Post# 51989 , Reply# 27   12/29/2004 at 09:39 (7,047 days old) by agiflow ()        
so sad

So sad for Maytag to be struggling like they are.The thought of a foreign company taking over a company like Maytag would have probably seemed laughable 20 years ago.

At least many people have their old top load designs still running great,....what used to be (sigh).

Post# 52029 , Reply# 28   12/30/2004 at 11:20 (7,046 days old) by designgeek ()        

Same as it ever was, in one industry after another, and I could cite examples from other fields I'm familiar with.

I think the trend started with Margaret Thatcher, Ronald Reagan, and the ascendancy of Finance over Engineering in the business world, which led to "globalization", and thereby to the de-industrialization of the UK and USA respectively.

Sad as hell to see the good ones go.

In my own industry: Western Electric, 100 years of manufacturing the world's best telephone equipment, solid gold brand-equity if there ever was, a company run by engineers who worked their way up from the shop floor. Transformed via deregulation into AT&T Technologies, thence to Lucent, thence to Avaya, where things presently stand, with overpriced and relatively inflexible PBXs that I can easily beat in any fair competition.

Post# 52057 , Reply# 29   12/30/2004 at 18:36 (7,045 days old) by gansky1 (Omaha, The Home of the TV Dinner!)        

gansky1's profile picture
Much the same has happened with GE as well - sourcing low end dryers from Electrolux/WCI because they can't build them as cheap as they can buy them! The plastic tub washers need no further bashing, little or no "novel" engineering went into them - build them fast and cheap with the added value of five year obselecence. Even the new Harmony isn't a GE design - cheaper to source the engineering and manufacturing from Asia.

My stepfather worked for Western Electric here (wire plant) in 1957 through 1990 and saw much evolution into a company that employs less than 1/4 of it's peak number in the 60's and is now set to eliminate even more jobs.

Post# 52064 , Reply# 30   12/30/2004 at 21:46 (7,045 days old) by david (CA)        
Western Electric

I know we are gettig off subj here-well maybe not. In 1984 there were 7500 workers at Shreveport's Western Electric telephone plant. Today the plant is closed and I'm not sure if anything at all is leasing the building. That's a big blow for a city of 200000. And I know this has been going on nationwide for years now. People do find jobs-some stay most leave, but the upheaval is hard on the individual. But people are only willing to pay so much for a product. This is clearly what we have here. I am afraid of junky appliances, cars, trucks, etc. Our only hope is to keep CU testing everything and make some reasonable choice culled from their information. Actually I'm more afraid of imported agricultural products that slips by USDA inspection and makes people sick. Unregualted free trade? No thanks.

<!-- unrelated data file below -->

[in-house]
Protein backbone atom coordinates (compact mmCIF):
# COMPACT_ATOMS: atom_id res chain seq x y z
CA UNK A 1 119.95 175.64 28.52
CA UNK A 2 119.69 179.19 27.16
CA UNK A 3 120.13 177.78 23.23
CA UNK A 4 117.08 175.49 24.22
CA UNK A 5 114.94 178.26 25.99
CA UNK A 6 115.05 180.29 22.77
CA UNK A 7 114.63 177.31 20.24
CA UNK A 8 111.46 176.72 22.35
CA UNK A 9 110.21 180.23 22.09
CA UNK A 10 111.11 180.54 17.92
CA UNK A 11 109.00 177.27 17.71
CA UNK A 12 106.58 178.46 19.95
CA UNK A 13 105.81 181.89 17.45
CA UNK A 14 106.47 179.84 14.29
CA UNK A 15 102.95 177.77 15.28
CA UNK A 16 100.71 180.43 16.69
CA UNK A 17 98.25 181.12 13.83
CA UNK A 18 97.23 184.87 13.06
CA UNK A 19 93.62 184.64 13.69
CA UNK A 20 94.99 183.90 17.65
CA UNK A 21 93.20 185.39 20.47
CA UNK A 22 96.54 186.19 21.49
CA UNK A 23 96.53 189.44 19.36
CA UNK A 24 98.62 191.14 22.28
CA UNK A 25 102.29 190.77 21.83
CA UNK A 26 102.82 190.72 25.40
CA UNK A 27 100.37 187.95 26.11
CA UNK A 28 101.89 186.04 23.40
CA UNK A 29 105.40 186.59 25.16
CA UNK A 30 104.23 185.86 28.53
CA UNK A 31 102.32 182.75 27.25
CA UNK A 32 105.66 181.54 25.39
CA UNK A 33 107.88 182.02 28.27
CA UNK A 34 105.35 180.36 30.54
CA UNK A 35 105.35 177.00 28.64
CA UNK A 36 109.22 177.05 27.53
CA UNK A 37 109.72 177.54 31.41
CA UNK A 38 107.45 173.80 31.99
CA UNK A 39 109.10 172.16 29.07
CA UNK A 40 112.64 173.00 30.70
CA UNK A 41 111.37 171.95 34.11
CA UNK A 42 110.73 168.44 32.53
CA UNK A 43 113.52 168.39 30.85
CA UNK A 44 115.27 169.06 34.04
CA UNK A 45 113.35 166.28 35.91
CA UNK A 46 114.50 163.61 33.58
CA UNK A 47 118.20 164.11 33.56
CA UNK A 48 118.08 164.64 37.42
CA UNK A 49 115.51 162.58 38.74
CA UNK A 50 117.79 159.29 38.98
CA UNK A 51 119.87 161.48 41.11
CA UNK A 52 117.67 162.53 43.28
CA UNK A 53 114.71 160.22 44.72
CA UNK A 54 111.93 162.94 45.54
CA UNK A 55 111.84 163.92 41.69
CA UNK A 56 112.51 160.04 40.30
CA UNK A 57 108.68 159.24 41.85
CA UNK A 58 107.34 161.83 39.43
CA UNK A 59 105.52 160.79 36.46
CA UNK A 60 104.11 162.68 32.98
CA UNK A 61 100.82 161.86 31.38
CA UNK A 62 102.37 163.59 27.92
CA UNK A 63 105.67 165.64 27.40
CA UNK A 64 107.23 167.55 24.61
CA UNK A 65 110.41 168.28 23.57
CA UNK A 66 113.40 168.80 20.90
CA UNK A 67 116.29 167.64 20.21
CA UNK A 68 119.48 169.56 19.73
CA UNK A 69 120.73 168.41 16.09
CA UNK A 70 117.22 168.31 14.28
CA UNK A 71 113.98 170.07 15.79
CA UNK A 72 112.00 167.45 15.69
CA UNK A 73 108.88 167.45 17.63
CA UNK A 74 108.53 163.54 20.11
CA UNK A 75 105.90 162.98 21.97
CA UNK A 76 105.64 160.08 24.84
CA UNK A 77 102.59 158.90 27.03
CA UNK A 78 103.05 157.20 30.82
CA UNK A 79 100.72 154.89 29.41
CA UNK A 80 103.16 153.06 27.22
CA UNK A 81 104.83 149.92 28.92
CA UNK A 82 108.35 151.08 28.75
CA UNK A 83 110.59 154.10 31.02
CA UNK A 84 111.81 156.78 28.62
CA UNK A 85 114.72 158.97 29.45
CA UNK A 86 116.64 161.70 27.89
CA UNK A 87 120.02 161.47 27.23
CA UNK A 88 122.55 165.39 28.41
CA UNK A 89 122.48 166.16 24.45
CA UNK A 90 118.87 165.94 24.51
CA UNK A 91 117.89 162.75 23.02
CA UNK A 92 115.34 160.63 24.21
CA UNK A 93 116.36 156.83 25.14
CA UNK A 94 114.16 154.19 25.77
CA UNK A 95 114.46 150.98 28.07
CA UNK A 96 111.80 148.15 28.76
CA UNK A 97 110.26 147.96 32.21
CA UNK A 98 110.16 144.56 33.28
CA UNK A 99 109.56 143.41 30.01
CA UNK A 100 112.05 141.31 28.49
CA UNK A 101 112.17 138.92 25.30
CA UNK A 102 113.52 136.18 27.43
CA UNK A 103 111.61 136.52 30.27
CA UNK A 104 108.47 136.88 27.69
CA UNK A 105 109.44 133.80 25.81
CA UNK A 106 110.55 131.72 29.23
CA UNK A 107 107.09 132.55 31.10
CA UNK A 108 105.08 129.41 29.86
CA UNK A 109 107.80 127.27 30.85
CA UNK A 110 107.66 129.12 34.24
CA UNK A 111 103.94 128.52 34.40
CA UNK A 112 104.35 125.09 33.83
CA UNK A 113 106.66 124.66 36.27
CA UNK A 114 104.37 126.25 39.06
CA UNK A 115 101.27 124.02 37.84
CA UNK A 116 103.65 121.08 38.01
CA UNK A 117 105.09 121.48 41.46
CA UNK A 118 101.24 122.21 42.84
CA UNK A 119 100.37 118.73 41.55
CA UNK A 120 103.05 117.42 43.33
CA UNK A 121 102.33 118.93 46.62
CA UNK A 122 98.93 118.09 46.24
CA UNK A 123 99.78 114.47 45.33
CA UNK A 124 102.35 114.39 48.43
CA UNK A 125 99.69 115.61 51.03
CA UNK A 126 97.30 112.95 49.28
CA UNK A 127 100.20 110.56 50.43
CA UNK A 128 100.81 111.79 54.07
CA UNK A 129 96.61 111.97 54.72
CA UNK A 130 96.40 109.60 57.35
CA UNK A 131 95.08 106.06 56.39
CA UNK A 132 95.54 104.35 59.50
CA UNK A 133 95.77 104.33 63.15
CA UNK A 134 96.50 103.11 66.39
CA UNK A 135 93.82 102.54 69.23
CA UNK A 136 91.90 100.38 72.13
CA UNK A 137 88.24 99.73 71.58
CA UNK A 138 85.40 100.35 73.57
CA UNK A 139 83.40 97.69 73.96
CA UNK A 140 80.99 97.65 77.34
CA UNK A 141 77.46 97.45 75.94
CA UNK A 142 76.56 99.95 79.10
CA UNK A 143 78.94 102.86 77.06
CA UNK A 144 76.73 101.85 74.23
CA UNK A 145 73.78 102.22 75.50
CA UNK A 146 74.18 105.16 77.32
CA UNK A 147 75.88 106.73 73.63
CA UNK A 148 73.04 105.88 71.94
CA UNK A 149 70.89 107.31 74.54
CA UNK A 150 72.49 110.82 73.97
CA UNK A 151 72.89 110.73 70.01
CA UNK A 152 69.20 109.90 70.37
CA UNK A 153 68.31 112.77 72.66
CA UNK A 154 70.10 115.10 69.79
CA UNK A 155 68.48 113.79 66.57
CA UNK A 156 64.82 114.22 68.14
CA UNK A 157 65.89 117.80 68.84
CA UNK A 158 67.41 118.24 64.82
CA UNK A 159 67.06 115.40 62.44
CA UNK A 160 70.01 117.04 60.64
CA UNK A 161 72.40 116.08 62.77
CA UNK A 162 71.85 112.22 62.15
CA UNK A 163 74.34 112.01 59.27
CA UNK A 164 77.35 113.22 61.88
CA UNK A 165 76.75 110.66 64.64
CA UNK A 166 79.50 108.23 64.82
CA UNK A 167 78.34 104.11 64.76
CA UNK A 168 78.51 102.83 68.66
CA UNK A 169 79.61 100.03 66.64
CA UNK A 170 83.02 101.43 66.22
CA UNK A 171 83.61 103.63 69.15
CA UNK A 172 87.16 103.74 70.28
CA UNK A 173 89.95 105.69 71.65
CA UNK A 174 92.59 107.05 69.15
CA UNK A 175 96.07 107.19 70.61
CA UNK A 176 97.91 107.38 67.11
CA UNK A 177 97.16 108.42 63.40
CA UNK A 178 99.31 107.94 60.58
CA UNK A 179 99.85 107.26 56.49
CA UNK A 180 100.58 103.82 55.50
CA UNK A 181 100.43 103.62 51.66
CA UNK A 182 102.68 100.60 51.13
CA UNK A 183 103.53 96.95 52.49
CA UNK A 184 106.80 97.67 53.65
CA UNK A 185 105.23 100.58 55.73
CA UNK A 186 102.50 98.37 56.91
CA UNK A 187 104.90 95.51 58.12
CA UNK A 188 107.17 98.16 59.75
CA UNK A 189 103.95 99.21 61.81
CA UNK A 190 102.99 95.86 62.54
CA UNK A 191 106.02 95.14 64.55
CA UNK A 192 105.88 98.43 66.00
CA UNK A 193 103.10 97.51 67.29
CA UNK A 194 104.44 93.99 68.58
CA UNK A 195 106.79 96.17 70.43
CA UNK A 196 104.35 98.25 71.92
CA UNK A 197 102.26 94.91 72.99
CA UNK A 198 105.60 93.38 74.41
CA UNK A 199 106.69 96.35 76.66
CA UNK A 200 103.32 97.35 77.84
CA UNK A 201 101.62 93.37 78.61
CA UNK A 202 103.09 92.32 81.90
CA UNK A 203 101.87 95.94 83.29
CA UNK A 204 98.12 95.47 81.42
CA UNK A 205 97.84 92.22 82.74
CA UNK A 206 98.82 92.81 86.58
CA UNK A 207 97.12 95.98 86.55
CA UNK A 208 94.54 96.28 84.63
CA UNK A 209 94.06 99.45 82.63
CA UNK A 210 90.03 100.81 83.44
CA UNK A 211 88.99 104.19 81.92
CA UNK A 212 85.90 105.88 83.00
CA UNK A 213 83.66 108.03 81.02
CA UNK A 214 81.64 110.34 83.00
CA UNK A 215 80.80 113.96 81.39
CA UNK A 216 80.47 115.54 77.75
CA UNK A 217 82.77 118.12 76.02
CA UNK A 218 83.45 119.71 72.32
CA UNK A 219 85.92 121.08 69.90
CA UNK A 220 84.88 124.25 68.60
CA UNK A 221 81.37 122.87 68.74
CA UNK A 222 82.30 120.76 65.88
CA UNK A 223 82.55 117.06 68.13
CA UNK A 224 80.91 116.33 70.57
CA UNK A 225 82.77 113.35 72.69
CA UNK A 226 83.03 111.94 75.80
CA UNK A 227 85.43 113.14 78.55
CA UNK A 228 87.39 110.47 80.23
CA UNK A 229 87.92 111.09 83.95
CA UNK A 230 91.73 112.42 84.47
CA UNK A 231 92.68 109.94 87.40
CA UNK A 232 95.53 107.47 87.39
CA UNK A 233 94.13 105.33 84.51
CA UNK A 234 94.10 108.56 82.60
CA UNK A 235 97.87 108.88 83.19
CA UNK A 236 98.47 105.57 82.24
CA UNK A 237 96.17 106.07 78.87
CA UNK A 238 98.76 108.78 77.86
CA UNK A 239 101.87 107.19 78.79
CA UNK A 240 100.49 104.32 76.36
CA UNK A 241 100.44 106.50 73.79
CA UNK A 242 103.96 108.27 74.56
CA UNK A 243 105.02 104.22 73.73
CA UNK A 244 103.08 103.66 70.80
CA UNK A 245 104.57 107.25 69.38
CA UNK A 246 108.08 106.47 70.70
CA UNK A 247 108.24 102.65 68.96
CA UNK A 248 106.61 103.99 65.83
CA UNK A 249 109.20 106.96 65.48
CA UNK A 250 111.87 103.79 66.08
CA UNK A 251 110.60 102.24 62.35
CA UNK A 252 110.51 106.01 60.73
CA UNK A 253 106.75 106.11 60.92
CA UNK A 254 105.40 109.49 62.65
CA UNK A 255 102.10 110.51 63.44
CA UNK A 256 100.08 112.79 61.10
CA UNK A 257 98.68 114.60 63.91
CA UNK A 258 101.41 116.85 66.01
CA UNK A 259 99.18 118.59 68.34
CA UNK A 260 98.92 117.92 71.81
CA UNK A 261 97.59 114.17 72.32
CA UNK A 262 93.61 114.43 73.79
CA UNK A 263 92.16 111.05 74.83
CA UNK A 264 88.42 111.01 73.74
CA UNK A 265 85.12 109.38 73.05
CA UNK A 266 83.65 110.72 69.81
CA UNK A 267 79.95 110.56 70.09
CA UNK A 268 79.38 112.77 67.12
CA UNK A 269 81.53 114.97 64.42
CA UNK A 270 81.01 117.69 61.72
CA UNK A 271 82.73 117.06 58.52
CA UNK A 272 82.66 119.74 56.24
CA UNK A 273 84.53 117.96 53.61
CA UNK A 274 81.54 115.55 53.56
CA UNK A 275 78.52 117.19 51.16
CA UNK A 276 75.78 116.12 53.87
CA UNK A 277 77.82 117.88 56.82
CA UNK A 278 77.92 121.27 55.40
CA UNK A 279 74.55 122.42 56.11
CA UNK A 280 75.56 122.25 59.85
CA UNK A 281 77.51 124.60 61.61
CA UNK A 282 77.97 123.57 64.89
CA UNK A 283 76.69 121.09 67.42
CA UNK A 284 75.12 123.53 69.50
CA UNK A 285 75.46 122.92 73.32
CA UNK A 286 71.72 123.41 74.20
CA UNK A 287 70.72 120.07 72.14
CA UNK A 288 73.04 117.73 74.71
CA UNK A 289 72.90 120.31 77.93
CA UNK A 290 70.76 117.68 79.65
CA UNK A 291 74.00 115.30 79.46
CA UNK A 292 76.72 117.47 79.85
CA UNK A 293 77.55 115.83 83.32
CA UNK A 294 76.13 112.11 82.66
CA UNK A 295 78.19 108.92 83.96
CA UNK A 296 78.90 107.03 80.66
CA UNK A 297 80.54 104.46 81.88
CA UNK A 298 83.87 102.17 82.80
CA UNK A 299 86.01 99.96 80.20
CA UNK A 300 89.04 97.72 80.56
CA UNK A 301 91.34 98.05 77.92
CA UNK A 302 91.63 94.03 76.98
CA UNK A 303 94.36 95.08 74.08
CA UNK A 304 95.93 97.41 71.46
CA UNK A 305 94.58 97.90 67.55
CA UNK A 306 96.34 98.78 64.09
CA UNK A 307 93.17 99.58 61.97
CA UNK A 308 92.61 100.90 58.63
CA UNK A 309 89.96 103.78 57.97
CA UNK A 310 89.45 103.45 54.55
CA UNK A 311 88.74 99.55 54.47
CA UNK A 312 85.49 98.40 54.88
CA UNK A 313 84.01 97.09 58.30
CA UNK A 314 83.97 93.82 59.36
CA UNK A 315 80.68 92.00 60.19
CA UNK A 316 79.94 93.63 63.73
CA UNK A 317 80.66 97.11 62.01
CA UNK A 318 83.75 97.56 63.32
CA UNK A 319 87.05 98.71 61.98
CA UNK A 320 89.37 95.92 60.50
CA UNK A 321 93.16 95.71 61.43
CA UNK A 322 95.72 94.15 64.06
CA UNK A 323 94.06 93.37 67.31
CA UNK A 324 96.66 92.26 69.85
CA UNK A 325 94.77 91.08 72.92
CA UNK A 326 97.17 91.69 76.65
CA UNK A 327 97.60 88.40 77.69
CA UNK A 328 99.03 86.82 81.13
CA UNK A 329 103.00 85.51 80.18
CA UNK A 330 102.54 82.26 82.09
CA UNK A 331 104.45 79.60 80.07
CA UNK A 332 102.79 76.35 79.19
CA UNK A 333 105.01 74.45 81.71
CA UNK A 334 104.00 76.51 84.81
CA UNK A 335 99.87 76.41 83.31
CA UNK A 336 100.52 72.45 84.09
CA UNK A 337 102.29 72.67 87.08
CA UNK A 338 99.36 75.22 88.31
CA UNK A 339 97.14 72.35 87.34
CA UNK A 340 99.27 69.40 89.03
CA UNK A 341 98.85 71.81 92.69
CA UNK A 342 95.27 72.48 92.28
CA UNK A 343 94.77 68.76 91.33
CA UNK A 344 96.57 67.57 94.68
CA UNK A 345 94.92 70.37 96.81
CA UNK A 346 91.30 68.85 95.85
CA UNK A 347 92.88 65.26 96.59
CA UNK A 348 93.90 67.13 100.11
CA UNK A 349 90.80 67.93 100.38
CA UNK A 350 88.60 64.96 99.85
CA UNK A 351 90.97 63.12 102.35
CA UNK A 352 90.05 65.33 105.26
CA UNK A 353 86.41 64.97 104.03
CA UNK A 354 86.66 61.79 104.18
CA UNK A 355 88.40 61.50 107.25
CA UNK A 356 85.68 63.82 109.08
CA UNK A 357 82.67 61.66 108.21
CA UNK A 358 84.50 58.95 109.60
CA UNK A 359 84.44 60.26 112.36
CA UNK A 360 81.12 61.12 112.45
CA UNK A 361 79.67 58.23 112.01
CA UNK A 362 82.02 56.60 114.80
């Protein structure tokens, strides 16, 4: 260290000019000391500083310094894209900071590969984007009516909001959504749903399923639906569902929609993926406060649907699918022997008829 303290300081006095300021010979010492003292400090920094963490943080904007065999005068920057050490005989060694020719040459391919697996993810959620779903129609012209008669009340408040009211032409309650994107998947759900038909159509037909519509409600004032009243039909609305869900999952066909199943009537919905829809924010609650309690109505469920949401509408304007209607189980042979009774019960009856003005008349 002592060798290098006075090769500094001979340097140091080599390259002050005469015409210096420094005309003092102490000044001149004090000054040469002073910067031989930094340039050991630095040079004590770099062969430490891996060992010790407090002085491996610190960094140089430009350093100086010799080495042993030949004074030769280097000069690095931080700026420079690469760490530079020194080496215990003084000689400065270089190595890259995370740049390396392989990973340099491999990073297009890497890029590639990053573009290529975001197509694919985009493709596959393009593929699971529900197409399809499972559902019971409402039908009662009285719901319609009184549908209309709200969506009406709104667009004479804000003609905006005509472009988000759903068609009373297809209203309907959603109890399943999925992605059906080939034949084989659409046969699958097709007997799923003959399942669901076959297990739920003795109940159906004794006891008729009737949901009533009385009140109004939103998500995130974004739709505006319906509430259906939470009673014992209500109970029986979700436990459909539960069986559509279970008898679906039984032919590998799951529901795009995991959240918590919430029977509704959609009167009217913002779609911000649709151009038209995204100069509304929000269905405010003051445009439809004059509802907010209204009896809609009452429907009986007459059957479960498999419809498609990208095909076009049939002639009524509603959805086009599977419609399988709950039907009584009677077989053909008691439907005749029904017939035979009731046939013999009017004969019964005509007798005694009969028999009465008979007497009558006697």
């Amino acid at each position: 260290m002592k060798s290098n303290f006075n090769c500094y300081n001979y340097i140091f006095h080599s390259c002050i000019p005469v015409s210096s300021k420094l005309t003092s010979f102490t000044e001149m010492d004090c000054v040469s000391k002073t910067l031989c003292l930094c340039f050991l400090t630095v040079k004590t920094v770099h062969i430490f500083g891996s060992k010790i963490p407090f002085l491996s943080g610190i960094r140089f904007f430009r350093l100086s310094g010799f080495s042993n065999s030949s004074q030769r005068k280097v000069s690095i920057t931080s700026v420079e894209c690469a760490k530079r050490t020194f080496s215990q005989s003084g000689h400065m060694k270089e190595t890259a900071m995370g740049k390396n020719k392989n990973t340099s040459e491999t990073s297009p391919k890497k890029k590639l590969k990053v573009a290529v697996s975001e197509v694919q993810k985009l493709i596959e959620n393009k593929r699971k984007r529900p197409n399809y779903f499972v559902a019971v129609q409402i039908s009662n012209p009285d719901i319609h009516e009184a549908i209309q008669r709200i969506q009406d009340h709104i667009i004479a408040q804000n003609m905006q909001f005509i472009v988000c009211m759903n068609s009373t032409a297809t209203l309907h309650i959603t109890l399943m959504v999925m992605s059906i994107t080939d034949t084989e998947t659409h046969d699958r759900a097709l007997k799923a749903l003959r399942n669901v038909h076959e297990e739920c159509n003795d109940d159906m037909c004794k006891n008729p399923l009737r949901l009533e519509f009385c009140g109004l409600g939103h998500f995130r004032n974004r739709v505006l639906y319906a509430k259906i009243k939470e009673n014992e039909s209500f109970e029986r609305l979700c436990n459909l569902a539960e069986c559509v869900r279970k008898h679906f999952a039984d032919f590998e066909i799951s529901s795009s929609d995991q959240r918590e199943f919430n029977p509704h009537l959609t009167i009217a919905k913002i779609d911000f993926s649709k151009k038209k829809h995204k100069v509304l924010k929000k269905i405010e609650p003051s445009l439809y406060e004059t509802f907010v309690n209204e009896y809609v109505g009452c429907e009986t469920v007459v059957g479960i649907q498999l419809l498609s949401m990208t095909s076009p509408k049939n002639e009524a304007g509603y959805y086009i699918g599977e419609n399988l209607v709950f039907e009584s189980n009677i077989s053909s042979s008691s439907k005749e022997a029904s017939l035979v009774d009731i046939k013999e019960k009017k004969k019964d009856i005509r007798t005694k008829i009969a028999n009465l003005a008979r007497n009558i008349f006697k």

Post# 52081 , Reply# 31   12/31/2004 at 06:12 (7,045 days old) by designgeek ()        

David & Gansky1, interesting to hear about your own experiences with WE. Re. prices of equipment: Avaya has their stuff made in Asia as well, but it still prices out at about 1/3 more than an equivalent Panasonic PBX configuration; and Panasonic equipment is just as robust and more flexible in terms of programming. The Panasonic stuff is made in Japan and the UK, where production costs and labor are both more expensive than e.g. China.

I agree, foods not labeled for country of origin are scary; "have you had your RDA of DDT today?" Not to mention the potential for terrorist tampering (details omitted for the usual public safety reasons).

David, good point about CU testing. Though I read elsewhere on this site that Consumer Reports seems to be going downhill in certain respects lately.

Which brings us back to topic here:-), specifically, what about sites such as I would expect that these are picking up some of the slack from where CU leaves off, with the caveat that "layperson reviews" are not controlled tests. A significant problem such as "impeller tangle" should be evident enough to make it into reviews, yes?

On the other hand, I've seen some product reviews on that look like they could have been written by people who were working for the manufacturer or retailer. Is this a common problem, and what kinds of steps are taken to minimize the risk of a forum being misused that way?

Post# 53591 , Reply# 32   1/15/2005 at 21:17 (7,029 days old) by kenmore1978 ()